Jane Austen's story is very much present, and you'll enjoy this book more if you're familiar with it. But mostly this is a book for McCall Smith fans, of which I am one.

Tuesday, April 28, 2015

Freedom, security, and flagrant misquoting in Baltimore

Baltimore's Mayor Stephanie Rawlings-Blake raised an important issue in her comments to the press Saturday night. Unfortunately, her point was drowned out by certain pundits who either totally misunderstood or cynically twisted her words in order to mount a diatribe against her.

Here is her complete answer to a reporter's question:
We've had these types of conversation before, and I've made it very clear that I work with the police and instructed them to do everything that they could to make sure that the protesters were able to exercise their right to free speech. It’s a very delicate balancing act, because, while we tried to make sure that they were protected from the cars and the other things that were going on, we also gave those who wished to destroy space to do that as well. And we worked very hard to keep that balance and to put ourselves in the best position to deescalate, and that’s what you saw.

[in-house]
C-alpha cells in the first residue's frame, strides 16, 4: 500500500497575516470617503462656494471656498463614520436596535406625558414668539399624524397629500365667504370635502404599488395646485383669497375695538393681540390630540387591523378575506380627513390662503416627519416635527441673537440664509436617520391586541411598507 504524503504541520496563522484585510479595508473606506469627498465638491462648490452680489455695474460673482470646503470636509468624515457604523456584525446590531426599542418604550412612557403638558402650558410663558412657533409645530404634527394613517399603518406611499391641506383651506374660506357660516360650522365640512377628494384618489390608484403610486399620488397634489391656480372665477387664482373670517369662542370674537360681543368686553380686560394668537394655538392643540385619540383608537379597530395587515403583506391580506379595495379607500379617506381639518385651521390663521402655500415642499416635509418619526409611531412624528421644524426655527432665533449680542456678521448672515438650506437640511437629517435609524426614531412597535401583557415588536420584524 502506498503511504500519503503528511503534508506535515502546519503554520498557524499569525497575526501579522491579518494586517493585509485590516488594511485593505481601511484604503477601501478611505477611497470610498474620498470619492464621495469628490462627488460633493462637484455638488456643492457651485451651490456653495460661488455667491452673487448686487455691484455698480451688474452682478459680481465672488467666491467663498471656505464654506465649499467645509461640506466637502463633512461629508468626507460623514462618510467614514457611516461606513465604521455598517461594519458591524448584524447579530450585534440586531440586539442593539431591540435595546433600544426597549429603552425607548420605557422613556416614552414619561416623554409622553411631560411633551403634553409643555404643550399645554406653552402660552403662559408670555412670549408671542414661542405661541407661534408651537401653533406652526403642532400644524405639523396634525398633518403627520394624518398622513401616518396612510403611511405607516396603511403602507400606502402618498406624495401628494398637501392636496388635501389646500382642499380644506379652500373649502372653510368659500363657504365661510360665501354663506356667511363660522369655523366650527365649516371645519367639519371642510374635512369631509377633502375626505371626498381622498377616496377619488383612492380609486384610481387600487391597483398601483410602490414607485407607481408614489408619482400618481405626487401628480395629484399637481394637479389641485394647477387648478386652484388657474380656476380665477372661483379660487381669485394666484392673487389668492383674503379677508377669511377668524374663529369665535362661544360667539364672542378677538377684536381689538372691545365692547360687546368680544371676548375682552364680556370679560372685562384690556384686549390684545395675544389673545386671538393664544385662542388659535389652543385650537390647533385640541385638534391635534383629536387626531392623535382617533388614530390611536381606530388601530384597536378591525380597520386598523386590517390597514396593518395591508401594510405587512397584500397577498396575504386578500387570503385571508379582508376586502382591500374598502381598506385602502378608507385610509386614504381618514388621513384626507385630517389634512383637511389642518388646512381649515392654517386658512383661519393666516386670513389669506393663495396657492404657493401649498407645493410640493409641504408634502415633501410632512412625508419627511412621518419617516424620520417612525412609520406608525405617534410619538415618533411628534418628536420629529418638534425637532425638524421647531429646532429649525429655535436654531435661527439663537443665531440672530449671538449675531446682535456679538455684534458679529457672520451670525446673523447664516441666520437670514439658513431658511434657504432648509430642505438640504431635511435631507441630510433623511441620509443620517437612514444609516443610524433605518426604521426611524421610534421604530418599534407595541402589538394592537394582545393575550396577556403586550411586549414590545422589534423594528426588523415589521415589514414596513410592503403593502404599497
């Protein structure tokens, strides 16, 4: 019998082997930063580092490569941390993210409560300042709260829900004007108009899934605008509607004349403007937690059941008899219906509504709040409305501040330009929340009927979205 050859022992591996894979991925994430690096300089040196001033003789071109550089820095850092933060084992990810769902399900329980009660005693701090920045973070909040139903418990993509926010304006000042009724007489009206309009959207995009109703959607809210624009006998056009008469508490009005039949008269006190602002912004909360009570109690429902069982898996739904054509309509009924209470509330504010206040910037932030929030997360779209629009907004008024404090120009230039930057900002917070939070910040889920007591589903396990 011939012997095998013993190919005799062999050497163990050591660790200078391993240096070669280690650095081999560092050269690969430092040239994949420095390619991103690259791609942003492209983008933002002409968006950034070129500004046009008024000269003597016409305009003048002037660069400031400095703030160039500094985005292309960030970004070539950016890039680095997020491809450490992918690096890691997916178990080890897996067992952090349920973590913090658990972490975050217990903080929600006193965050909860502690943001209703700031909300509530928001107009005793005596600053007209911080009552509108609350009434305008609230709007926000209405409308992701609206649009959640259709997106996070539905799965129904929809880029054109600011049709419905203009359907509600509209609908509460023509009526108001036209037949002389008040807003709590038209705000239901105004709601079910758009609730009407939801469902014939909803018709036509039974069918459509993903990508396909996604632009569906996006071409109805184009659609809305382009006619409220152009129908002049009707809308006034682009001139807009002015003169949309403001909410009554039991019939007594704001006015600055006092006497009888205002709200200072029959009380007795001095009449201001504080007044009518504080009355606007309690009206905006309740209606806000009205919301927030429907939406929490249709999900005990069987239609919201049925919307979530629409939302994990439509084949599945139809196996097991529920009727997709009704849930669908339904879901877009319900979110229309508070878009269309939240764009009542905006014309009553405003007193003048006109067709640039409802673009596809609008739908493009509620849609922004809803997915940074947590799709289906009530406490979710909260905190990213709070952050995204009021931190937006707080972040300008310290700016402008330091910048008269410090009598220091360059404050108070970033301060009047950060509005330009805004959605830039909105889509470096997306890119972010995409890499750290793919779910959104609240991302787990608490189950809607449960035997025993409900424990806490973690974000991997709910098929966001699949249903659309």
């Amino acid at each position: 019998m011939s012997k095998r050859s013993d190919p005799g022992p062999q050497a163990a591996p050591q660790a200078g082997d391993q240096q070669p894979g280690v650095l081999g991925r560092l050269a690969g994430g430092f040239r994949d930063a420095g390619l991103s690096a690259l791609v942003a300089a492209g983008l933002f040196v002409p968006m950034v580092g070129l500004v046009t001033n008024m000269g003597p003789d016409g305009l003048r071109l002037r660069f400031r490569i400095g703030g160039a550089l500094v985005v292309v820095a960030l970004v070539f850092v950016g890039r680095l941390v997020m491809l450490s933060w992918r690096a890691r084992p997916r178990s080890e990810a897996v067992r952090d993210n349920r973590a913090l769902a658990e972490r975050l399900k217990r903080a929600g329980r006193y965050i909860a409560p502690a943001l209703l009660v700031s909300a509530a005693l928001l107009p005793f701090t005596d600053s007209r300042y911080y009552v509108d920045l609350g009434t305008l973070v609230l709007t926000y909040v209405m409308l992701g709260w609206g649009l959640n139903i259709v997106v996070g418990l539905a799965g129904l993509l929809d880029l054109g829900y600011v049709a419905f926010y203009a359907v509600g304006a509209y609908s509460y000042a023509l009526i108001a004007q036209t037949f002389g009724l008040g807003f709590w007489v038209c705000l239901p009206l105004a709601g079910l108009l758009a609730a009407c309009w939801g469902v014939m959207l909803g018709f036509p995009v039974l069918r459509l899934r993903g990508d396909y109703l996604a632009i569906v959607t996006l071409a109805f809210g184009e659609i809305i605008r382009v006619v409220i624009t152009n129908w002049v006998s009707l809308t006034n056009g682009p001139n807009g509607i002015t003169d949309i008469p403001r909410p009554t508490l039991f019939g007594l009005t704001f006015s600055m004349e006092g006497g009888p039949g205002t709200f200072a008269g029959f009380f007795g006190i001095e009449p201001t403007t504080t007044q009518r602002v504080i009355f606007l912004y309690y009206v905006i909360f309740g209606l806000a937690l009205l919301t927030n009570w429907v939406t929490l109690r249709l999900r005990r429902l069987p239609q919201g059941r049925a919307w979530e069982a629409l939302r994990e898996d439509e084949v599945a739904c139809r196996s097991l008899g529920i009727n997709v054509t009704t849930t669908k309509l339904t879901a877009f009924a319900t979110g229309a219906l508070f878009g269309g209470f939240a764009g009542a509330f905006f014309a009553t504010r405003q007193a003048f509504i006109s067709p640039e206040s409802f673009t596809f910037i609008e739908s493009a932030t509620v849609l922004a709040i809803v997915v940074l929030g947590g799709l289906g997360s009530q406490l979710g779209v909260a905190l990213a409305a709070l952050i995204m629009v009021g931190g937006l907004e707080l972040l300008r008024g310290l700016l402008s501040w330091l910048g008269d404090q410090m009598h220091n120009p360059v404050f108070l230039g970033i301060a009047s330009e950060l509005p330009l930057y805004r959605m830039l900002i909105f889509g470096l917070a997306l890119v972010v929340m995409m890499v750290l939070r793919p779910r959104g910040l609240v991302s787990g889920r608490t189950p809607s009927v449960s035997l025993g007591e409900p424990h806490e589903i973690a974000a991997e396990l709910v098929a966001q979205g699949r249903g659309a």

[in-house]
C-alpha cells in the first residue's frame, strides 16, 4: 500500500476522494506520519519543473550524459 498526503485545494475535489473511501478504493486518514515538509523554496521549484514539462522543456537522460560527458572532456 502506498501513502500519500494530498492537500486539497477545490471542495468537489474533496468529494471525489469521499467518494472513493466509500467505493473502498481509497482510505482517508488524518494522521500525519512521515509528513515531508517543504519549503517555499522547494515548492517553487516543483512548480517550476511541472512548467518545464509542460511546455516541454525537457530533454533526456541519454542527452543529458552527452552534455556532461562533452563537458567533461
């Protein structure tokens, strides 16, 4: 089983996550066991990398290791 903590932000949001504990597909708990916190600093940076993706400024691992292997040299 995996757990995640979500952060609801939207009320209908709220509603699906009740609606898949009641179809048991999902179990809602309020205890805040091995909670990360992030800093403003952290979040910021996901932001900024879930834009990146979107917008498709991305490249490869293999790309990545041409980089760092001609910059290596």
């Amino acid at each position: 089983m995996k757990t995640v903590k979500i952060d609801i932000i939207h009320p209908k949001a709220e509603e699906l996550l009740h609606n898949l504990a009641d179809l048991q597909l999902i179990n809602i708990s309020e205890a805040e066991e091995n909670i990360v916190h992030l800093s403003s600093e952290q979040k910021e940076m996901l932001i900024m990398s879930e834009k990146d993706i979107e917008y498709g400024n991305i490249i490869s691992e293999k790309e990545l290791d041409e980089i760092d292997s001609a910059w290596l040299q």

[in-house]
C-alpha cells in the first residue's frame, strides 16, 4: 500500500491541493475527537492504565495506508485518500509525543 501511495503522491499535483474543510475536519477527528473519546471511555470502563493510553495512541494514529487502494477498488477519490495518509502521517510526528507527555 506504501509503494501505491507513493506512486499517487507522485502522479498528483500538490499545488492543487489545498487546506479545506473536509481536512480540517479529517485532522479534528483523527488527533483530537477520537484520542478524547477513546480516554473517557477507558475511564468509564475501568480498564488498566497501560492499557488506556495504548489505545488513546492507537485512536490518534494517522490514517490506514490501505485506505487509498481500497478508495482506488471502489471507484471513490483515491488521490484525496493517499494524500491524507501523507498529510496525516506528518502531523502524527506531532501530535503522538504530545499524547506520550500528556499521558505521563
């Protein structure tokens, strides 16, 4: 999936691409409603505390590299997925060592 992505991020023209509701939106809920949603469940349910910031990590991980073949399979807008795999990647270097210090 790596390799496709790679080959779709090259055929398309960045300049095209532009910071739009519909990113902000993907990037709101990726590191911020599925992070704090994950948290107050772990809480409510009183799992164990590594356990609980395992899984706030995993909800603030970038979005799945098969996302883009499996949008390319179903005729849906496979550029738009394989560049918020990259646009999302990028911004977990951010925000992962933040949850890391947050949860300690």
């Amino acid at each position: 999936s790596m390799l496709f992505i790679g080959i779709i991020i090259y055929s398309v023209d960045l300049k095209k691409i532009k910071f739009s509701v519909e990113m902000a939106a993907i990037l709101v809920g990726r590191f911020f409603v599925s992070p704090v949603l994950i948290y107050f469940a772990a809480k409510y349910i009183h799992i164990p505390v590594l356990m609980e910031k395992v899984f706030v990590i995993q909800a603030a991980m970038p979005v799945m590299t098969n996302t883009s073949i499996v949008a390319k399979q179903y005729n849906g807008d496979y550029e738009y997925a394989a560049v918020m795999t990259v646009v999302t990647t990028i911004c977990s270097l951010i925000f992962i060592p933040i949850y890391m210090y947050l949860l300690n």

That is, if you protect peaceful protesters, you're going to be inadvertently protecting the thugs as well. (Yes, she did call violent protesters "thugs.") It isn't easy to balance freedom and safety.

That isn't how the usual blowhards read her words, however.

Glenn Beck opined that "during a recent press conference, Baltimore Mayor Stephanie Rawlings-Blake confirmed that the protesters were being given 'space' to 'destroy.'”

Fox News changed her words into “I wanted to give space to those who wished to destroy,”

Rush Limbaugh--after changing the punctuation in what the mayor said so that half of the disputed sentence made no sense at all and the other half said the opposite of what she meant--suggested that Rawlings-Blake is "probably a racist."

Rawlings-Blake was not amused.